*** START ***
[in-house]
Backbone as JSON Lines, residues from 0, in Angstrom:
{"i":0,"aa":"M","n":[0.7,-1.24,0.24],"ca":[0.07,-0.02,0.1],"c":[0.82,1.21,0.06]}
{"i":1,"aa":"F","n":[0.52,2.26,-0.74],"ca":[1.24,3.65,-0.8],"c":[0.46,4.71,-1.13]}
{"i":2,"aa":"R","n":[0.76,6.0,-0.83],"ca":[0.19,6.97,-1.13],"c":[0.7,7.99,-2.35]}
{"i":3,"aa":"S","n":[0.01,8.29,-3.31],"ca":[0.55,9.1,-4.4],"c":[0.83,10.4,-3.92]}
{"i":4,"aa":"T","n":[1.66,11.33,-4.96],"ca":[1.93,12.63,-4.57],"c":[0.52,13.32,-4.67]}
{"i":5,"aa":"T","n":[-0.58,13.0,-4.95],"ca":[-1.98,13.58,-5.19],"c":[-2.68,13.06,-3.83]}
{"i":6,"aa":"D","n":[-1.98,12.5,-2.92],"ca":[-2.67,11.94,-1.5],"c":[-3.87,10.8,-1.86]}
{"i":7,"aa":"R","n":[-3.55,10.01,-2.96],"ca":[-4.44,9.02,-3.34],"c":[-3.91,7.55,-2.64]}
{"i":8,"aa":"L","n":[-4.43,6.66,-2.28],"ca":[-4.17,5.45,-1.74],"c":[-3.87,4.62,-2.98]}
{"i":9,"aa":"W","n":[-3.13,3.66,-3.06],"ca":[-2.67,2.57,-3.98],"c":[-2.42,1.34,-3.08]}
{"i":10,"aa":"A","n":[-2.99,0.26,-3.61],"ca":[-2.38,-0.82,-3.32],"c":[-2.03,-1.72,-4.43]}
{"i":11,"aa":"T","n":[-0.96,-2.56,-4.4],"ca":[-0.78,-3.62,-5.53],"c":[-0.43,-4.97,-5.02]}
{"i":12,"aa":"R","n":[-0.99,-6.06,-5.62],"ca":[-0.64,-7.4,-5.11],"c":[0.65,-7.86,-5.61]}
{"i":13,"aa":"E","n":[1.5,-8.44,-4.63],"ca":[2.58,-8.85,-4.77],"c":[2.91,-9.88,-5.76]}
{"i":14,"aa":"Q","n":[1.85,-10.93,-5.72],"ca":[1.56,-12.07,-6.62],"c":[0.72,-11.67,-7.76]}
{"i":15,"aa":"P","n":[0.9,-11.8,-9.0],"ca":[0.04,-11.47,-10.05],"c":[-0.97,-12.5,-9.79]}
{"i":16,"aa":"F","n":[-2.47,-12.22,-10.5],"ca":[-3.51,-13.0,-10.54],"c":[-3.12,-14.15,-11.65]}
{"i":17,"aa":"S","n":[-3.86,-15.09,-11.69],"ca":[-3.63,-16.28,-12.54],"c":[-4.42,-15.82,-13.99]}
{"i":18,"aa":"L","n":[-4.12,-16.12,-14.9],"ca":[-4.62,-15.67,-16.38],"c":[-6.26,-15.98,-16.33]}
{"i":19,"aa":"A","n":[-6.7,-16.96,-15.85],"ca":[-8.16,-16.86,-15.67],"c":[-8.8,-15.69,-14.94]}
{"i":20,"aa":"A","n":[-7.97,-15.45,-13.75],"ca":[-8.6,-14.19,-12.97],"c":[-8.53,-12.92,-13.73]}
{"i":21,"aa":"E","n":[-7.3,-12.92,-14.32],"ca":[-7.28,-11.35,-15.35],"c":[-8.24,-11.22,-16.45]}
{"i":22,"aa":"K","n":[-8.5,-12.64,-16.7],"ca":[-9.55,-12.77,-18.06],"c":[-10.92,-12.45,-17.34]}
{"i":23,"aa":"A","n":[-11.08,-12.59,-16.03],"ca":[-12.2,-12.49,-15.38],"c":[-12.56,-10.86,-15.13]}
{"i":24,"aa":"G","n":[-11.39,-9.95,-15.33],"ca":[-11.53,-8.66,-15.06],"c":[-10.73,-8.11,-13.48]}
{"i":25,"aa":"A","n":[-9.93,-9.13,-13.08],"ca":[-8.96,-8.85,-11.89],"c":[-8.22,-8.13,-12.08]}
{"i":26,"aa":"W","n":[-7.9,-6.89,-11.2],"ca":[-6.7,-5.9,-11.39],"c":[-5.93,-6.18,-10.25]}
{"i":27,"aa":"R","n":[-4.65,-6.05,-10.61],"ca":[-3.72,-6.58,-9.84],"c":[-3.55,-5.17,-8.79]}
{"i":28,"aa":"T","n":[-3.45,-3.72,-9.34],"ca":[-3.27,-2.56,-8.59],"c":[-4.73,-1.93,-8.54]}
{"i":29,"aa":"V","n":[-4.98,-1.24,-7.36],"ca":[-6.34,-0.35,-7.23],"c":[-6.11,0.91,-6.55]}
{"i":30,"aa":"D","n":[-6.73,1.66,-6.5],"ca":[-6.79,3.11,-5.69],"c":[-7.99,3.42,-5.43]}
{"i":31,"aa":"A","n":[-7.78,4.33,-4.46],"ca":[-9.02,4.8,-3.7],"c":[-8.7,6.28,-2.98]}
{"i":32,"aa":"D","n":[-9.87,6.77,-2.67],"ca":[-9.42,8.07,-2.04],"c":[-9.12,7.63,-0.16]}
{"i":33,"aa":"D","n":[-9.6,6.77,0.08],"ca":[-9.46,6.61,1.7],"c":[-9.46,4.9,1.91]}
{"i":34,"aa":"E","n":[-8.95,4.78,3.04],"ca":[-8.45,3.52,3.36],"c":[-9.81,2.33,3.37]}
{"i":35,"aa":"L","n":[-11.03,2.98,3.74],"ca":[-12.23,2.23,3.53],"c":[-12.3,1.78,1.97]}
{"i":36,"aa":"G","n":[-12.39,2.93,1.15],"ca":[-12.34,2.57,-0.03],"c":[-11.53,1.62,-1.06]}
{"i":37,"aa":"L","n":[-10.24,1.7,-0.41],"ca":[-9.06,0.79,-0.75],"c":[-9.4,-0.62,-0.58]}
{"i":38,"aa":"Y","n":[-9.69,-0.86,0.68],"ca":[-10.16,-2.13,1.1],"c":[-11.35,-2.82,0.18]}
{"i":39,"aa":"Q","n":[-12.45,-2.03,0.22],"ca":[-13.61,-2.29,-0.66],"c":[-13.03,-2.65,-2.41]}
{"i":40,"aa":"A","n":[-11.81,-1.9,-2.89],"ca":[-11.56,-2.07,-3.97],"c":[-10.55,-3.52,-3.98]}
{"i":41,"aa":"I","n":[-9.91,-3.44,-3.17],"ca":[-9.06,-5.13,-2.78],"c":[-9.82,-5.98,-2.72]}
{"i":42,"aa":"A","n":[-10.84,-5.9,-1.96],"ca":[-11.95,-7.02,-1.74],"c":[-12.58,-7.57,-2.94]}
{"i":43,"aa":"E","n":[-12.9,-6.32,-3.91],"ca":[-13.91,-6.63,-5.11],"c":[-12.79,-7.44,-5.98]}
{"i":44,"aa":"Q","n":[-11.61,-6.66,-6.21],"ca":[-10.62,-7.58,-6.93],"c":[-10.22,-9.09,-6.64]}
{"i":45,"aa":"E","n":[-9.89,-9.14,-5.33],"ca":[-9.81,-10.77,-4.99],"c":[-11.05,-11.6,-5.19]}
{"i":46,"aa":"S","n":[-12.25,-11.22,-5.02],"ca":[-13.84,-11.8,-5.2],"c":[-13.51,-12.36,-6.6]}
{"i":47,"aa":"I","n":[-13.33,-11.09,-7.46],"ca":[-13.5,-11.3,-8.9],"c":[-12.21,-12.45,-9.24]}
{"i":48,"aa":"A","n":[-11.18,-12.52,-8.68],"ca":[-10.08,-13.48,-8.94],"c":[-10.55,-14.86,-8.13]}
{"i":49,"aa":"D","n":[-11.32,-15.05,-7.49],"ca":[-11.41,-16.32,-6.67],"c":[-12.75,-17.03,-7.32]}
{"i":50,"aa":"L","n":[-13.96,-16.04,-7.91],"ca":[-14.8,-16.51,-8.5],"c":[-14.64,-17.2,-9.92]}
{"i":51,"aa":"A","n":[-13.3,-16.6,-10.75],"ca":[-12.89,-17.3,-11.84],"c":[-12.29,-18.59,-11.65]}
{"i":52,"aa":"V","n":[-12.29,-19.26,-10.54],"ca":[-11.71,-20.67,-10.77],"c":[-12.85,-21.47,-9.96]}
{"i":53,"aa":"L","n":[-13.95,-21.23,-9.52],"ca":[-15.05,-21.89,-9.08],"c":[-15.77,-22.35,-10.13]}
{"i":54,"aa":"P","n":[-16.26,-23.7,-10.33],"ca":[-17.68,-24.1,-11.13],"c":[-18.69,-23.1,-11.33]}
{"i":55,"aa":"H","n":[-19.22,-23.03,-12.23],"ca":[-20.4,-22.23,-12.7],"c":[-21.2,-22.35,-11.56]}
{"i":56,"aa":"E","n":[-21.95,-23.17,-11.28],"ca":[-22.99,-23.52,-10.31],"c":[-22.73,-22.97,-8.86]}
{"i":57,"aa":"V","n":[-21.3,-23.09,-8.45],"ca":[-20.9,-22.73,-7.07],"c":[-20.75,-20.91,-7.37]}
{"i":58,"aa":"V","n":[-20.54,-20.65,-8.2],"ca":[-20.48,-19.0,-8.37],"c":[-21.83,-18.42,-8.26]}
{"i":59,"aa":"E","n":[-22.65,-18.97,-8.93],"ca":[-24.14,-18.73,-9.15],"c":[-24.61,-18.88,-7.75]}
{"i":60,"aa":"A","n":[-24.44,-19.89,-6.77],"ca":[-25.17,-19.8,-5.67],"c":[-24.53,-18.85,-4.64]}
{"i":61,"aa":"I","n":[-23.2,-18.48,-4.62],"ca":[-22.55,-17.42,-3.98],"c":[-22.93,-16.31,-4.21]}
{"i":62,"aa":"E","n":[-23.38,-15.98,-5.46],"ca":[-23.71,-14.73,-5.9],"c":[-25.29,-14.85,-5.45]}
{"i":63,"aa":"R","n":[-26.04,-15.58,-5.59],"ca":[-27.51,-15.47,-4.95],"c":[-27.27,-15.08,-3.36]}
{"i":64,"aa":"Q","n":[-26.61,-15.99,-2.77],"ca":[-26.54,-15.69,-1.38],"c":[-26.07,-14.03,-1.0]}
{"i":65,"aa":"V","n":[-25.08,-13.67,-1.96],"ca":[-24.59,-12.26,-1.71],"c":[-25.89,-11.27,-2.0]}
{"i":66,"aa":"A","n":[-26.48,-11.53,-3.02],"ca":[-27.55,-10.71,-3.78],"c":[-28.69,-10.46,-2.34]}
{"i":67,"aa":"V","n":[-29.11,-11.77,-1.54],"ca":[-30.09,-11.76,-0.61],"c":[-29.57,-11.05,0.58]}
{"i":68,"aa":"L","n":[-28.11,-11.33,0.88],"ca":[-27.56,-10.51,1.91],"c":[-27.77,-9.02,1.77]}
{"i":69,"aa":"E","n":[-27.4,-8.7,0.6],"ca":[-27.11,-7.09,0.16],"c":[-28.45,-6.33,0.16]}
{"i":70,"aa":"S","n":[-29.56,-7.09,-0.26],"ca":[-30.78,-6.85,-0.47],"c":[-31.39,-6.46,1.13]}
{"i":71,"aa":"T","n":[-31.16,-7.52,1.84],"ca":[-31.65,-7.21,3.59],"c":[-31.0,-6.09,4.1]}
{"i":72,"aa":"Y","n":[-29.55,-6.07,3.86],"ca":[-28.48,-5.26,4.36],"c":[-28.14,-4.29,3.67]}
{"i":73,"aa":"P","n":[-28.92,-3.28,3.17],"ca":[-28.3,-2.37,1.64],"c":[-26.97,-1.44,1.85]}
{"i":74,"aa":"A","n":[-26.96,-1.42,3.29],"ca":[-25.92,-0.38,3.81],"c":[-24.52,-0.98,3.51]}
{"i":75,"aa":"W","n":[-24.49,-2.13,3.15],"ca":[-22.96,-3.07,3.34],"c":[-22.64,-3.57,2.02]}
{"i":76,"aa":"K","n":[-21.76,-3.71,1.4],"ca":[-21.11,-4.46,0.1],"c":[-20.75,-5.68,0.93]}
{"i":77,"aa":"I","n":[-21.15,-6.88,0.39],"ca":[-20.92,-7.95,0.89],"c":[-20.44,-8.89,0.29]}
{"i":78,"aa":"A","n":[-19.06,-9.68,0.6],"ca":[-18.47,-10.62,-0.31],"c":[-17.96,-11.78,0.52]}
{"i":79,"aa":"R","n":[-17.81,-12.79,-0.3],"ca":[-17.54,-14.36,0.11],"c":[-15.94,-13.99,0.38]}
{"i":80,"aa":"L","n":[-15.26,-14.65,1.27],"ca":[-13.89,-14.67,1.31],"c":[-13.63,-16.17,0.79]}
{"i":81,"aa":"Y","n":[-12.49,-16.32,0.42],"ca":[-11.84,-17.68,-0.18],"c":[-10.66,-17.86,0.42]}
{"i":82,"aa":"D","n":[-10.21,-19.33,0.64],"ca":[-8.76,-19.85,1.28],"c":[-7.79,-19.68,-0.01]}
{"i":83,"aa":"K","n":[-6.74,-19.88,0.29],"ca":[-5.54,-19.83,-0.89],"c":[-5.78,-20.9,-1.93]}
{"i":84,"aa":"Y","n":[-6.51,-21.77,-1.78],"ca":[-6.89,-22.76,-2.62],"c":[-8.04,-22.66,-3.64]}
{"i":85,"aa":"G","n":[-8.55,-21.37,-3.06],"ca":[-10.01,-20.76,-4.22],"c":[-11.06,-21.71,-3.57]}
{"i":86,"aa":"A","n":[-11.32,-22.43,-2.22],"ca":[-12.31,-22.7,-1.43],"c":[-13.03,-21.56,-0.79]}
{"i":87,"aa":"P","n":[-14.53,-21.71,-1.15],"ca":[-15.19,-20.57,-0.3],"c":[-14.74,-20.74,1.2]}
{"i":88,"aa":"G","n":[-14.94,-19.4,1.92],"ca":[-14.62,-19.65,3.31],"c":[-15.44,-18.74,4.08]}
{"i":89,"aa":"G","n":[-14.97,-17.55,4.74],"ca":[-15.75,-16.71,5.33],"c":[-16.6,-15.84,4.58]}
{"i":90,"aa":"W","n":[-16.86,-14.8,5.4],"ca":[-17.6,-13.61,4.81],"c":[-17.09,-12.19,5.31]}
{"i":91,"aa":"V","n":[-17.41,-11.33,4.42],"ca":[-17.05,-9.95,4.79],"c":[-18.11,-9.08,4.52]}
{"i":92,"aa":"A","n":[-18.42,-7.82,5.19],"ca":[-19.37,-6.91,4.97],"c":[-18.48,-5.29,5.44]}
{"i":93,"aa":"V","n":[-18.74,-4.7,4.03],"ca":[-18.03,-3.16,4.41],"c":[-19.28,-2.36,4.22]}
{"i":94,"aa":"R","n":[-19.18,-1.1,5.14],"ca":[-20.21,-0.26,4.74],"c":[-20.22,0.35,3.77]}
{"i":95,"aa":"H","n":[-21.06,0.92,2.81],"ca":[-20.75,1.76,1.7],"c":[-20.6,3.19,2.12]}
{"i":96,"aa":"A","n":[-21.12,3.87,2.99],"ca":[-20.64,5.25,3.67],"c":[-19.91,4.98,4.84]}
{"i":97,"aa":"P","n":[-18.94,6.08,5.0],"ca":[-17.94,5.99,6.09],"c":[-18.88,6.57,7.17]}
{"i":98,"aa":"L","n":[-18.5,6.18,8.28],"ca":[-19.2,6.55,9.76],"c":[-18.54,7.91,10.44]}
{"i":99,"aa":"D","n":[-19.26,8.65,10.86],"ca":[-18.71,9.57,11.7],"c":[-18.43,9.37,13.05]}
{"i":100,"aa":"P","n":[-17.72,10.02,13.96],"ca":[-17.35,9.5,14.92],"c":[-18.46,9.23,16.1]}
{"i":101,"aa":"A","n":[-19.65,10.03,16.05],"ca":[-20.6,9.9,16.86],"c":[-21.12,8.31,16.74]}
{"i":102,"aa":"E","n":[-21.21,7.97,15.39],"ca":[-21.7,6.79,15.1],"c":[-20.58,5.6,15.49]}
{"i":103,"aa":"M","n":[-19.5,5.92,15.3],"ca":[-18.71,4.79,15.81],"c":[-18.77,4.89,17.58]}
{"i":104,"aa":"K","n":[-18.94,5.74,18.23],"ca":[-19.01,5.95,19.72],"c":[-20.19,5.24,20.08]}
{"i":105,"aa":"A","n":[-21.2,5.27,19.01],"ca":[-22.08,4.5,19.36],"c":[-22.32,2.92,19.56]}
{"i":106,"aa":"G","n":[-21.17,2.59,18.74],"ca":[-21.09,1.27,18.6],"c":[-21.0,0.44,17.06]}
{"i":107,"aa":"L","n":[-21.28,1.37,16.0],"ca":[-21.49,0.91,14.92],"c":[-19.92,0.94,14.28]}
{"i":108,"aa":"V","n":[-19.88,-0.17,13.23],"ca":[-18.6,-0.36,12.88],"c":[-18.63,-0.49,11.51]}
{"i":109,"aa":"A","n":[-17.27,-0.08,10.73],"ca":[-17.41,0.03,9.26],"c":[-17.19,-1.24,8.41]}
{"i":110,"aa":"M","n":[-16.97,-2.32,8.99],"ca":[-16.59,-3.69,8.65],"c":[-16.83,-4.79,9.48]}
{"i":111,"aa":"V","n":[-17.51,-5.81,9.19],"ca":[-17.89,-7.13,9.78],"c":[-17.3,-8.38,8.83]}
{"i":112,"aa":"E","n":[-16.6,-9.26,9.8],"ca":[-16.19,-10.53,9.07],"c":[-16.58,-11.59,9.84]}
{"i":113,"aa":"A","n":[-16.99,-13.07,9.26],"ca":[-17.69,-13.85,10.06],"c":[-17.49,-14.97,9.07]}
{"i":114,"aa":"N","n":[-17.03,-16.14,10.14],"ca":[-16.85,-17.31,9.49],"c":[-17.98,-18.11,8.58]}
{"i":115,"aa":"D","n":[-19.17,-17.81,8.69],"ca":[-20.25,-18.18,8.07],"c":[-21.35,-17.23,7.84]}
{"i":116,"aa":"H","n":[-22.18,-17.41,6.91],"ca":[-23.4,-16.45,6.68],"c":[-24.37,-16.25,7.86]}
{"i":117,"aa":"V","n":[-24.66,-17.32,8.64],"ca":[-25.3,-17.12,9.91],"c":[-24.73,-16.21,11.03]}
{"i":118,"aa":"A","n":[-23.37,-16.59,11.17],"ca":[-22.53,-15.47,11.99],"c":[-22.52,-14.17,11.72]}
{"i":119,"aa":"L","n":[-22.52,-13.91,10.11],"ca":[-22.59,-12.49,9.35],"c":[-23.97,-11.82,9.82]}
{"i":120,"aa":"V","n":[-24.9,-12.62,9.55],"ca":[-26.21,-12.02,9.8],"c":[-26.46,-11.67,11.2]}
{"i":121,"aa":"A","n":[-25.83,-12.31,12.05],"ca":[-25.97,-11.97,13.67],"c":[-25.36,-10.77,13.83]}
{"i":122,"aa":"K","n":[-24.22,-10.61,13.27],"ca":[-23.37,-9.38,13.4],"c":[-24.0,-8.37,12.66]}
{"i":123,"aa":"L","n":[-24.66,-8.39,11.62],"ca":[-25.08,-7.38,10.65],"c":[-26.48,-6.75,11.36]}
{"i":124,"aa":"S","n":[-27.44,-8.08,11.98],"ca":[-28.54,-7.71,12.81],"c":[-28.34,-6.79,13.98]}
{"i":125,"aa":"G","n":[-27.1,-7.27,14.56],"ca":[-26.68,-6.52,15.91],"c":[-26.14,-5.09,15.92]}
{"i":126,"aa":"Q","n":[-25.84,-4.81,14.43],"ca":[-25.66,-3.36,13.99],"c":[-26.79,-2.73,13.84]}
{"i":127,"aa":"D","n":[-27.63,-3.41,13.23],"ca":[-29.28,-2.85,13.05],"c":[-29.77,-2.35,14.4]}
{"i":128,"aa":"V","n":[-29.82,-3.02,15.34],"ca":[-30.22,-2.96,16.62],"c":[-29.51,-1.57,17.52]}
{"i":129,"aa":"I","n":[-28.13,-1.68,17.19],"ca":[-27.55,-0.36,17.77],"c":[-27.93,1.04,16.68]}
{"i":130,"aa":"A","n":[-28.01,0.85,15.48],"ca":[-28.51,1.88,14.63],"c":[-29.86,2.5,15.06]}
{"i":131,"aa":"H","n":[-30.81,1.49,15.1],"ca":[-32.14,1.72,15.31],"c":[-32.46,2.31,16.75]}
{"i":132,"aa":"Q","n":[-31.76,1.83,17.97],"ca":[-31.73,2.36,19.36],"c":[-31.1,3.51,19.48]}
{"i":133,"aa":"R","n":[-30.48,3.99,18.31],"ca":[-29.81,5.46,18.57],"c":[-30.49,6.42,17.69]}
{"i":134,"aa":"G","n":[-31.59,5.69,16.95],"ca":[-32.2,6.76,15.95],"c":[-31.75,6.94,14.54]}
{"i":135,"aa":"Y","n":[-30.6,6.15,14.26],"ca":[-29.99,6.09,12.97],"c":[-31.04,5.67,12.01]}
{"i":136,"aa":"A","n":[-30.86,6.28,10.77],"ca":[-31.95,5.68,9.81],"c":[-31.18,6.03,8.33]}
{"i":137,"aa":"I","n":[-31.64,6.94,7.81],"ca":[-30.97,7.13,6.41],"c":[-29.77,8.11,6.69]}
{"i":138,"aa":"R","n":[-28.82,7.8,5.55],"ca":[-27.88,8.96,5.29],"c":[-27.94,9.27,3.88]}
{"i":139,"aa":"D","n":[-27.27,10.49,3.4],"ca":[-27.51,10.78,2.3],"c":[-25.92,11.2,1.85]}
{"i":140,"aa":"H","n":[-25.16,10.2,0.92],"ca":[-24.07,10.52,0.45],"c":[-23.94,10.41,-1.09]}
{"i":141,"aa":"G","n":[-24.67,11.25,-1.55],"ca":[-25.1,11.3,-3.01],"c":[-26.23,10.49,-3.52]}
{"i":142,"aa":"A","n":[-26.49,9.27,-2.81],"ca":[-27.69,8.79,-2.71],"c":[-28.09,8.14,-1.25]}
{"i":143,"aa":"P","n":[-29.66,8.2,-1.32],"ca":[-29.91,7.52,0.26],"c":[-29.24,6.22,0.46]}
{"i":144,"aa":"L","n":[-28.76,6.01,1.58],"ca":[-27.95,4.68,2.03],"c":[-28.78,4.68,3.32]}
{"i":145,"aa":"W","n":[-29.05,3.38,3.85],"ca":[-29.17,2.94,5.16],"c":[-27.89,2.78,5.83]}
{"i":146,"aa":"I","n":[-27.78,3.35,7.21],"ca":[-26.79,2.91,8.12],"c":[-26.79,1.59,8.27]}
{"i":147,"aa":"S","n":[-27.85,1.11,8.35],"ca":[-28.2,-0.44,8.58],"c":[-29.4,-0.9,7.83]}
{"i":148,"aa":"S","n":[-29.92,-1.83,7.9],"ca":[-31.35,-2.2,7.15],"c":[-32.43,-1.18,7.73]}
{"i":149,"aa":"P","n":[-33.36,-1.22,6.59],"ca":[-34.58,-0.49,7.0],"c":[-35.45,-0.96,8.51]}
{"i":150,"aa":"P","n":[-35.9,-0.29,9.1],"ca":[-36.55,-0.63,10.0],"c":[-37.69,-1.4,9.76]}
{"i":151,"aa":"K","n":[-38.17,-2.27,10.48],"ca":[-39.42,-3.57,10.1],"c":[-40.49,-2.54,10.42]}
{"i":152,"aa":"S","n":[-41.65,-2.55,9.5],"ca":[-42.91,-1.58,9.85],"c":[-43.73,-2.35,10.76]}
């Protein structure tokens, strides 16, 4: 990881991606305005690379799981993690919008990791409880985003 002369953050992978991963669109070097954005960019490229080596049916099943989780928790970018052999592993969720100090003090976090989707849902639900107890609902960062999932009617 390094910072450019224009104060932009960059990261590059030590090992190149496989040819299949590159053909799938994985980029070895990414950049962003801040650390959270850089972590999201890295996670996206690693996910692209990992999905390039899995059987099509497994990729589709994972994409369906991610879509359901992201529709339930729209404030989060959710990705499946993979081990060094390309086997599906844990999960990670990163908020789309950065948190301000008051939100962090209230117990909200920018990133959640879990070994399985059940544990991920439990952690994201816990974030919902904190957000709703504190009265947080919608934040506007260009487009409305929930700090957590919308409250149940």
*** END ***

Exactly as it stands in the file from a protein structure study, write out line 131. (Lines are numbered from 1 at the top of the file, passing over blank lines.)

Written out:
{"i":128,"aa":"V","n":[-29.82,-3.02,15.34],"ca":[-30.22,-2.96,16.62],"c":[-29.51,-1.57,17.52]}